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Yasunari Kawabata, Winner of the Nobel Prize in Literature

By Audrey Golden. Mar 23, 2017. 9:00 AM.

Topics: Nobel Prize Winners, Literature

There are many authors who have won the Nobel Prize in Literature whose works enjoy continued success throughout the United States and in many parts of the world. Some Nobel laureates, however, have not remained as well-known as others. In the event that you have not been introduced to the lyrical, lonely writings of Yasunari Kawabata, we’d like to present you with some background information about this writer, who was also the first Japanese winner of the Nobel Prize in Literature. In brief, he was born in Osaka, Japan in 1899 and committed suicide in 1972. Much of his most famous fiction is set just before and after World War II. In total, he wrote more than one dozen novels and short stories, although not all of them were finished. If you’re interested in reading more about this Japanese writer, where should you start?

Early Life and Works of Yasunari Kawabata

yasunari_kawabata_1938As the Nobel Prize website explains, the Japanese Nobel Laureate was born in Osaka just before the turn of the century, but his parents died shortly thereafter. As a result, his grandparents raised him in a rural setting until 1920, when Kawabata moved to Tokyo to study at the Tokyo Imperial University. While he was at the university, he helped to found the publication Bungei Jidai, which, as the Nobel Prize committee explained, became “the medium of a new movement in modern Japanese literature.” His first short story, “Izu Dancer,” appeared in 1927. Shortly thereafter, he began working on a novel for which he would become, perhaps, best-known in Japan: Snow Country (1937). Edward G. Seidensticker translated this book into English from the original Japanese in 1956. The novel depicts a love affair between the protagonist, Shimamura, and a geisha, Komako.

The text begins with “Part I,” introducing the reader to Shimamura, but also to the blanketed-white landscape of the remote Japanese town in which the novel takes place:

“The train came out of the long tunnel into the snow country. The earth lay white under the night sky. The train pulled up at a signal stop.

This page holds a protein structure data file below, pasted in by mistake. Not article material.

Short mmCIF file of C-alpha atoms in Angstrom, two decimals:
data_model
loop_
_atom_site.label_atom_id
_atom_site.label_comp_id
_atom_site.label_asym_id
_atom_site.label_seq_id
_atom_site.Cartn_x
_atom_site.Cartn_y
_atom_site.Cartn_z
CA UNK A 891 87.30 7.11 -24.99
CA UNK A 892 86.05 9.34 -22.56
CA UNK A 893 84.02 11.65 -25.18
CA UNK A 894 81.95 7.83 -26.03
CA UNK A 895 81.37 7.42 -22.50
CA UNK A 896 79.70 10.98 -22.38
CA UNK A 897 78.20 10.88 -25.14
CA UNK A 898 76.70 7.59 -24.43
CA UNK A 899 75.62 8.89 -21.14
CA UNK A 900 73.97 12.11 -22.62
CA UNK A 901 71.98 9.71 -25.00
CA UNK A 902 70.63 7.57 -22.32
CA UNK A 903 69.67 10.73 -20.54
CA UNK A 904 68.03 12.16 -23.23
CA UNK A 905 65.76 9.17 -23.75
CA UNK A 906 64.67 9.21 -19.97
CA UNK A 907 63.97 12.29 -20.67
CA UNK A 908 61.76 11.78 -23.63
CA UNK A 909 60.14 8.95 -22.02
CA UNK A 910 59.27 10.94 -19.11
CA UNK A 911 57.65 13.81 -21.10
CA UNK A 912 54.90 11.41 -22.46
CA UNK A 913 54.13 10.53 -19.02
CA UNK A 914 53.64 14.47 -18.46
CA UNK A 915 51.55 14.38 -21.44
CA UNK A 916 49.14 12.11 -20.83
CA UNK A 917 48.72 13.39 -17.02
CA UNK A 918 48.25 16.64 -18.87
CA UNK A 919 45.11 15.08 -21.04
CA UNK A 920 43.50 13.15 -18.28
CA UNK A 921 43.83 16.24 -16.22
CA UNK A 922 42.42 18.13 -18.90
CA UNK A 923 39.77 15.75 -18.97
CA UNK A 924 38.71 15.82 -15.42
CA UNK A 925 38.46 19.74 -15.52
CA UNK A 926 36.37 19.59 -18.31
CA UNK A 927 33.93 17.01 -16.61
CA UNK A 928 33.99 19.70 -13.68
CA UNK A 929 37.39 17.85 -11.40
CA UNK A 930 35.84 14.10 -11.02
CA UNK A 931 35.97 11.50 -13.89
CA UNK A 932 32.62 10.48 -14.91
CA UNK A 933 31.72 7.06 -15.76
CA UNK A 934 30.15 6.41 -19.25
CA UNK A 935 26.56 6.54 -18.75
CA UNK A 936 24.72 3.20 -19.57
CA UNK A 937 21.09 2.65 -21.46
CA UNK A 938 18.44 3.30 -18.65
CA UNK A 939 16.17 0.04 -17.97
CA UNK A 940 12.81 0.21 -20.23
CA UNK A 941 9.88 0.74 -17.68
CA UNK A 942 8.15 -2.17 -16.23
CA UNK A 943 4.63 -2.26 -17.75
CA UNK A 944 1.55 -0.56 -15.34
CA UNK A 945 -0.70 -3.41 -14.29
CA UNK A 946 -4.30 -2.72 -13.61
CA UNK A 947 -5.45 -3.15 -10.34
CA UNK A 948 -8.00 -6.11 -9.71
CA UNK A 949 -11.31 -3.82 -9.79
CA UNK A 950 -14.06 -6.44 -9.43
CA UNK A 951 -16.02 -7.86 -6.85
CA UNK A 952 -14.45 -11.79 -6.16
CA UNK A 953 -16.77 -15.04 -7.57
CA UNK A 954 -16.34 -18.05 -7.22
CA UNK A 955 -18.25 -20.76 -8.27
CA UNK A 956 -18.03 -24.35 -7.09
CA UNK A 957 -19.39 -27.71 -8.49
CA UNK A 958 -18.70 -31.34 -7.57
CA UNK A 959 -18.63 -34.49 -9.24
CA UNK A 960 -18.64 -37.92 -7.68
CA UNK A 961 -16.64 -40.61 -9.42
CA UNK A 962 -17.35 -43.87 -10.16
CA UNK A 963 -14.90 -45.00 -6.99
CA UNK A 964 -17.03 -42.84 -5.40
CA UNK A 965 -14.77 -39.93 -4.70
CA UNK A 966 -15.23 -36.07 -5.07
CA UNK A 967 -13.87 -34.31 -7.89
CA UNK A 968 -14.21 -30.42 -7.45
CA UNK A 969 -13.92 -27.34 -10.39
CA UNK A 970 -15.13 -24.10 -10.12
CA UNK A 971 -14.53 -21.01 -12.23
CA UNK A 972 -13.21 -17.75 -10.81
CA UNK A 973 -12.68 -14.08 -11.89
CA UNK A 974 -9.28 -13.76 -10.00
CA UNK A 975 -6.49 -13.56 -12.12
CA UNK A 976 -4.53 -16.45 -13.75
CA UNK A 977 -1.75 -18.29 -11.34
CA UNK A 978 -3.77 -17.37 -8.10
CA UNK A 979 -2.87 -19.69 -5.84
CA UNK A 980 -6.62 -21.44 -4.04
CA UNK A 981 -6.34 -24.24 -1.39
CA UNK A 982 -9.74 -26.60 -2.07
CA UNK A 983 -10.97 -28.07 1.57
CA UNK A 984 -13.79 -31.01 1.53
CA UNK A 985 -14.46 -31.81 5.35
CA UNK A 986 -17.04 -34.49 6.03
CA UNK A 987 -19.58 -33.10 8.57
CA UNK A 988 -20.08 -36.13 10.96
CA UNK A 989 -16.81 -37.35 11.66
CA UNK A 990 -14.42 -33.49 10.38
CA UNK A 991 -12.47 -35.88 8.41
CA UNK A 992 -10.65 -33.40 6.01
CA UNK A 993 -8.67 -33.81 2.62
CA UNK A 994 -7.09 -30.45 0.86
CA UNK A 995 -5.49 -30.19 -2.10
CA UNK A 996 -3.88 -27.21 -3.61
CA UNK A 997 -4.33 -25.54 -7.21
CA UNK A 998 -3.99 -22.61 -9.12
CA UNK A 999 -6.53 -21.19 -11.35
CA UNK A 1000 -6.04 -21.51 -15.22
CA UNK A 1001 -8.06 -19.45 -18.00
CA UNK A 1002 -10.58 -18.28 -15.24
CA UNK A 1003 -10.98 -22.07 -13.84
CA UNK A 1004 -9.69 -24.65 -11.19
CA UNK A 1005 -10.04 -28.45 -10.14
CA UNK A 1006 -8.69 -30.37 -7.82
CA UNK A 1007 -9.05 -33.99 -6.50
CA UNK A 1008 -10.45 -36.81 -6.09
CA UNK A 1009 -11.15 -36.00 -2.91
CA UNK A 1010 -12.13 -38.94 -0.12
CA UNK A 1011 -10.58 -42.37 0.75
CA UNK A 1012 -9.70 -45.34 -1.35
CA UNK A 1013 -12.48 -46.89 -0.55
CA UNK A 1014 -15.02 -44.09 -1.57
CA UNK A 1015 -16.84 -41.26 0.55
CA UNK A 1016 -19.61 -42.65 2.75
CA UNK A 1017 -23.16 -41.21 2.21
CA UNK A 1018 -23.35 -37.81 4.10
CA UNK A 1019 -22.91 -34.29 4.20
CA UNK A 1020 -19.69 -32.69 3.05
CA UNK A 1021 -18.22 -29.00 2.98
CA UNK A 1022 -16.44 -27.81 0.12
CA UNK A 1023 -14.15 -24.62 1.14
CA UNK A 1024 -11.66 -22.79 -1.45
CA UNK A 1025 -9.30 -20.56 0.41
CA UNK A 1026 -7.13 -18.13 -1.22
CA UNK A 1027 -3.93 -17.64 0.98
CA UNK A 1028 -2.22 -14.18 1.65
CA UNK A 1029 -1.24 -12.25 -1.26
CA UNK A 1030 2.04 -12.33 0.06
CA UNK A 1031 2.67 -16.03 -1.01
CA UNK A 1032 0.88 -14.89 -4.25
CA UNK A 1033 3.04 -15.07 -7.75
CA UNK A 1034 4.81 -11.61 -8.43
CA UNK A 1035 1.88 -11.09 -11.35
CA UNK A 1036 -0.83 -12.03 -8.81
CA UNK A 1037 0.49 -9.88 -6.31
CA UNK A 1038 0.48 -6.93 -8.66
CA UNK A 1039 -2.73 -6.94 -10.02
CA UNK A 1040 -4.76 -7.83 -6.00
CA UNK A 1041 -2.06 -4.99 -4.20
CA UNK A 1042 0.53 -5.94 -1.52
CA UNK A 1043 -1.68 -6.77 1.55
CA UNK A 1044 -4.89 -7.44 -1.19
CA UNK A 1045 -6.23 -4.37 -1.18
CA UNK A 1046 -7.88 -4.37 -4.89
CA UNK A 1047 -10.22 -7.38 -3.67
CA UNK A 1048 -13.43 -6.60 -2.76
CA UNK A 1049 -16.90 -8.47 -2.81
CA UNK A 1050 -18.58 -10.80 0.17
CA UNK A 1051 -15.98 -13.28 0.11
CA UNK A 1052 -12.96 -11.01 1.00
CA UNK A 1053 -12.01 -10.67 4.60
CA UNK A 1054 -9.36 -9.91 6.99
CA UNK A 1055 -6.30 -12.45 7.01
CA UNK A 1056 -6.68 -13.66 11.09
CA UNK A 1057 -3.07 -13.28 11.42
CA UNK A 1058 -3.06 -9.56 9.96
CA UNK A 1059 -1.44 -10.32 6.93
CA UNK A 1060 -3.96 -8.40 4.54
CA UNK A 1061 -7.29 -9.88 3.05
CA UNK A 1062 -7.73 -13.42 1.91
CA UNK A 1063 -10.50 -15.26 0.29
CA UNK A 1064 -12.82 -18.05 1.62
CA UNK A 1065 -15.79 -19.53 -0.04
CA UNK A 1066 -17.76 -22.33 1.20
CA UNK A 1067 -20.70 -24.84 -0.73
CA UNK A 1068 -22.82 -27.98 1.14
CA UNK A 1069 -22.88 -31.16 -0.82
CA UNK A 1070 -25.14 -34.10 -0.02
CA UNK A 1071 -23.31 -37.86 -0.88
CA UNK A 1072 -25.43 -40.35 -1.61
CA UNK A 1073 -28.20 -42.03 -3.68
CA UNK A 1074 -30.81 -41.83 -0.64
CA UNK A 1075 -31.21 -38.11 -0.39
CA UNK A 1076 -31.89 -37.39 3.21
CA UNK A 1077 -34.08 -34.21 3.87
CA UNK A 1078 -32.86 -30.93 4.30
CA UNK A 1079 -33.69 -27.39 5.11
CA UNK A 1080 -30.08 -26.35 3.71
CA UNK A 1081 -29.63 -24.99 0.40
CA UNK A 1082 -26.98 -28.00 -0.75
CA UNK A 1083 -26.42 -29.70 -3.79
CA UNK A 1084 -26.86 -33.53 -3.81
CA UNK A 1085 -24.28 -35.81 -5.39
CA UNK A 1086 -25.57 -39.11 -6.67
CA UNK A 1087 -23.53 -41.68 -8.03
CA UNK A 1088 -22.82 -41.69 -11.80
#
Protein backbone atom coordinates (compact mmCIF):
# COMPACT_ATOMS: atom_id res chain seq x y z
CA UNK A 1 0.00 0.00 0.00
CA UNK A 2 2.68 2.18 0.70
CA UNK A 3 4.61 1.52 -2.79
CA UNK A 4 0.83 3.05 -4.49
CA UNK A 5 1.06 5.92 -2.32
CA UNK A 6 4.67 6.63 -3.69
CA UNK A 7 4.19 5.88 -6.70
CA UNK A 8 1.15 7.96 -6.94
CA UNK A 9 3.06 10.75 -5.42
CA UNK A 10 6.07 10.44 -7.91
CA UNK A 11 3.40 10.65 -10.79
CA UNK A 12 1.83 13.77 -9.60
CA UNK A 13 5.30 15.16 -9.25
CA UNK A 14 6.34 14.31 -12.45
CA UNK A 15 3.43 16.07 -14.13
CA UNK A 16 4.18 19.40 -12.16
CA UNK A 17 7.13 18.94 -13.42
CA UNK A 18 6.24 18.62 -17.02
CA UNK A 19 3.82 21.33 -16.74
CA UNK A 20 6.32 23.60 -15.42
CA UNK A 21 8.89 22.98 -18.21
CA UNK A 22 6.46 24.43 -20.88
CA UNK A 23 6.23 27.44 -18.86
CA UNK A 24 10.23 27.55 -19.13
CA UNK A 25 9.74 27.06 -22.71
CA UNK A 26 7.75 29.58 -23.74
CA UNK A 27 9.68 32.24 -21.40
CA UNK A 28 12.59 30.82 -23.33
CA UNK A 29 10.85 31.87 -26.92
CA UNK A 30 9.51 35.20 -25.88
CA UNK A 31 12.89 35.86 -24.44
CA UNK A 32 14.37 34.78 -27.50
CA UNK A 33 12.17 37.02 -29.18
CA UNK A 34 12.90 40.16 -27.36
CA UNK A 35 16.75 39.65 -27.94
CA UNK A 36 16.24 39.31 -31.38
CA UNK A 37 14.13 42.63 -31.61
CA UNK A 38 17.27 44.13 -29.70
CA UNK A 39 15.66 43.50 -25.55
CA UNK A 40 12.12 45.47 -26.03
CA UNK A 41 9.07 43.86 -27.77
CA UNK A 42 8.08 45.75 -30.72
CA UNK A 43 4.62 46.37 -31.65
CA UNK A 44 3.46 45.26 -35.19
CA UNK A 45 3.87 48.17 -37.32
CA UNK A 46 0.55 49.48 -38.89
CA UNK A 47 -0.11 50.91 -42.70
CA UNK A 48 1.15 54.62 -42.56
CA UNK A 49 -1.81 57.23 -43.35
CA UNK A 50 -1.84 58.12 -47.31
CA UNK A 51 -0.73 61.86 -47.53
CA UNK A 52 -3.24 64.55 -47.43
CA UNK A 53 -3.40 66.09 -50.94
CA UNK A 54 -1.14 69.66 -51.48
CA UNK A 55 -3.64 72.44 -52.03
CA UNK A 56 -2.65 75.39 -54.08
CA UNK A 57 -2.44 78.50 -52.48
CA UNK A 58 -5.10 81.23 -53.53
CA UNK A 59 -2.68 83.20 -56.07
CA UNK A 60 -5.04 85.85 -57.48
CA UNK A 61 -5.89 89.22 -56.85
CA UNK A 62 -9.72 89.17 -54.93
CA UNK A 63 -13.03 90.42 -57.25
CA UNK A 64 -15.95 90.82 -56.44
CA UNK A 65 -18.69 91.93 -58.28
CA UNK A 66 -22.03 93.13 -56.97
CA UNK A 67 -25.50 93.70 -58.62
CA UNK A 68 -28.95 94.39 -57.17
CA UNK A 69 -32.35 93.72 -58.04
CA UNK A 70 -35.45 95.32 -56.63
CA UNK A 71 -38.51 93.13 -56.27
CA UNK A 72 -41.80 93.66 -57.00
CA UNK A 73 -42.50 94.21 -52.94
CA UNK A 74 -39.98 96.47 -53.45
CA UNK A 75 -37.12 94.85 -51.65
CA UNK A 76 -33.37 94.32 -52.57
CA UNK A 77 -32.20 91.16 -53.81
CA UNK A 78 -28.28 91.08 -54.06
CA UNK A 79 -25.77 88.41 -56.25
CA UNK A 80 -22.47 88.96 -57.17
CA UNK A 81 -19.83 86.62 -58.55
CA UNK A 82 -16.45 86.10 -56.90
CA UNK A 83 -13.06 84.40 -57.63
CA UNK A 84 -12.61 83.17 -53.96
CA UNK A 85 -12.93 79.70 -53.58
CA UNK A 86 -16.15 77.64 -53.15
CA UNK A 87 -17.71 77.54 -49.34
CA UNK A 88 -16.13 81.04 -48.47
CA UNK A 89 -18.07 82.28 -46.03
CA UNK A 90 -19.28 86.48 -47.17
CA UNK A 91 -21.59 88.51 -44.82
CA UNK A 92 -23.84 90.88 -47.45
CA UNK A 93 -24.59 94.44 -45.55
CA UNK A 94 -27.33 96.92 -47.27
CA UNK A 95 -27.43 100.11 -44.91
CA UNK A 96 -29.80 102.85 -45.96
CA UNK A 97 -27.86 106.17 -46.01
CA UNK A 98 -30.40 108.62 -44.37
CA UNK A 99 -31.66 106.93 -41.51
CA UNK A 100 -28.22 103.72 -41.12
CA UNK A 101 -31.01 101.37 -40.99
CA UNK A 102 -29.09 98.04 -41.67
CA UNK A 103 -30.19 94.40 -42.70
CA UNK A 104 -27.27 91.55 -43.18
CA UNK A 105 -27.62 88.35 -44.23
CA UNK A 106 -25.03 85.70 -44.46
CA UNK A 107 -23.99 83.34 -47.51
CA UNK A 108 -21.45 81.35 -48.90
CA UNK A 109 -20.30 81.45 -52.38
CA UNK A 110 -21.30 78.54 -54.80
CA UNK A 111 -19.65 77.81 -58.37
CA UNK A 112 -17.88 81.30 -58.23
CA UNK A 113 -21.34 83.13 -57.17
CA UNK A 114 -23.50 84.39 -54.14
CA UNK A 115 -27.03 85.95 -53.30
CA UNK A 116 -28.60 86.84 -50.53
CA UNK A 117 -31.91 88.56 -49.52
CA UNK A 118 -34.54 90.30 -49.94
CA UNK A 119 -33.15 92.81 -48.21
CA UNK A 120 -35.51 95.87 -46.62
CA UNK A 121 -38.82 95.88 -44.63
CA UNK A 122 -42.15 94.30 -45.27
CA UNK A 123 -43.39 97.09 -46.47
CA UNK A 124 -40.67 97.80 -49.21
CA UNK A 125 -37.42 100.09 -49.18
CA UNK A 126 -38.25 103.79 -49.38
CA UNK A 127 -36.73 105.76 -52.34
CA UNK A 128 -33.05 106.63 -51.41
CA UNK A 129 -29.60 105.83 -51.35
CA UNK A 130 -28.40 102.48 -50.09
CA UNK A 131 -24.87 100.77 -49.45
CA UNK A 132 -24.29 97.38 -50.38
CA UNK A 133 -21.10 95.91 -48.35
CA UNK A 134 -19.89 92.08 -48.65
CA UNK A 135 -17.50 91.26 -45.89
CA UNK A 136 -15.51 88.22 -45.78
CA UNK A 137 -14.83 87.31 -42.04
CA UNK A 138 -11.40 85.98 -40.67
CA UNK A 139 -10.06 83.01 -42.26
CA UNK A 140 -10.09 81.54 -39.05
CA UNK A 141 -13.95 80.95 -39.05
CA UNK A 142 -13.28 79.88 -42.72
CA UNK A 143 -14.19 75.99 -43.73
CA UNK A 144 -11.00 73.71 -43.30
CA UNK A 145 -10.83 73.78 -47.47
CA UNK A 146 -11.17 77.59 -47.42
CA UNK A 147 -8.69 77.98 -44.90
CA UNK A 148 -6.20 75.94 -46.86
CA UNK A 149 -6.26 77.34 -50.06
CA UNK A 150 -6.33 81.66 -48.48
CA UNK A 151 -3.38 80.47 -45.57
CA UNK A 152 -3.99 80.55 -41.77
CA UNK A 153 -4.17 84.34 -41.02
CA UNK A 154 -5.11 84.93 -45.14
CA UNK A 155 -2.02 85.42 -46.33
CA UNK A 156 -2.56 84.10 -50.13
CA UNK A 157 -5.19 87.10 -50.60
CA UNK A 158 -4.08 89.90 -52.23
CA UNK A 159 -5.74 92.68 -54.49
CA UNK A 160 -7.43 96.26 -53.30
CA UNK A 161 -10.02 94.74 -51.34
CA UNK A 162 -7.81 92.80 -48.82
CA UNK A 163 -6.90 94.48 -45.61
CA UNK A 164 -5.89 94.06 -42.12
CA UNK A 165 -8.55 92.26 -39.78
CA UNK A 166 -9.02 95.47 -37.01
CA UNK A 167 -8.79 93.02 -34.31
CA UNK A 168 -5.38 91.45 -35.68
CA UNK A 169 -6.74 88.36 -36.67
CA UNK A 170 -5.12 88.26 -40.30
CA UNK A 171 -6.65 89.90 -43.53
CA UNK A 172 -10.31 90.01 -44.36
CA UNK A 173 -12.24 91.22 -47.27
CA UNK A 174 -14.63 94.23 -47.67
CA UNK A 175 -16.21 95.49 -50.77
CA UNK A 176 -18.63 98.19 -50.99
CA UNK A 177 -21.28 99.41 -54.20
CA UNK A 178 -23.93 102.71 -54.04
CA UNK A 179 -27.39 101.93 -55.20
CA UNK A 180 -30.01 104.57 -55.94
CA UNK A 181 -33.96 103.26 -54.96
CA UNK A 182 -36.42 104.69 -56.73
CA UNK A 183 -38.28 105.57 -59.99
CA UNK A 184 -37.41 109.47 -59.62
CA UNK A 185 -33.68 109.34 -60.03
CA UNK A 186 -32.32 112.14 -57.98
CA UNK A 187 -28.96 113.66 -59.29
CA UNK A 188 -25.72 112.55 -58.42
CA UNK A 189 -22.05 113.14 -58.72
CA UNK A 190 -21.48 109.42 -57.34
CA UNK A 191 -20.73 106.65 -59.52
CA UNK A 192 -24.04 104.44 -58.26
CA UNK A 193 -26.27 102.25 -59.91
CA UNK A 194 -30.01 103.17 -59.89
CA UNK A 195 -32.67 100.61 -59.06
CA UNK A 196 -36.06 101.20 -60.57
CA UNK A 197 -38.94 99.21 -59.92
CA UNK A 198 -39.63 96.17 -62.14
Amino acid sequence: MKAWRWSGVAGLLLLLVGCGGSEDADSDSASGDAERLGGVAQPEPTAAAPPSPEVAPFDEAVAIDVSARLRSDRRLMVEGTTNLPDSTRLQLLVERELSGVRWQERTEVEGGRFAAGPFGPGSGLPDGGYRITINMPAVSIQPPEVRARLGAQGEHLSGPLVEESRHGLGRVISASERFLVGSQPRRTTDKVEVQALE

A girl who had been sitting on the other side of the car came over and opened the window in front of Shimamura. The snowy cold poured in. Leaning far out the window, the girl called to the station master as though he were a great distance away.

The station master walked slowly over the snow, a lantern in his hand. His face was buried to the nose in a muffle, and the flaps of his cap were turned down over his ears.

It’s that cold, is it, thought Shimamura. Low, barracklike buildings that might have been railway dormitories were scattered here and there up the frozen slope of the mountain. The white of the snow fell away into the darkness some distance before it reached them.”

Nobel Prize and Kawabata’s Suicide

yasunari_kawabata_familyAfter Snow Country was published in Japan, much of Kawabata’s work ceased until after World War II ended. In 1949, he published a set of narratives in serial form. By the 1950s, he had begun writing novels again, and he published three of them prior to winning the Nobel Prize in 1968.

When the Nobel Committee awarded Kawabata, it indicated that the Prize was “for his narrative mastery, which with great sensibility expresses the essence of the Japanese mind.” In accepting the award, Kawabata recalled the poetic language of Dogen, a 13th-century priest, and Myoe, a 12th-century priest. The lines recalled some of Kawabata’s own language in Snow Country, reminding his listeners of both the beauty and terror of winter: 

“In the spring, cherry blossoms, in the summer the cuckoo.

In autumn the moon, and in winter the snow, clear, cold.”

“The winter moon comes from the clouds to keep me company.

The wind is piercing, the snow is cold.”

Only four years after accepting the Nobel Prize in Literature, the first awarded Japanese writer committed suicide. While Kawabata is not read nearly as frequently as he should be, that doesn’t mean we can’t get his prose back into circulation. We recommend picking up a copy of Seidensticker’s translation of Snow Country and exploring the sparse yet beautiful language of this Japanese novelist.

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Audrey Golden
World literature scholar and erstwhile lawyer. Lover of international travel, outdoor markets, and rare books.

 

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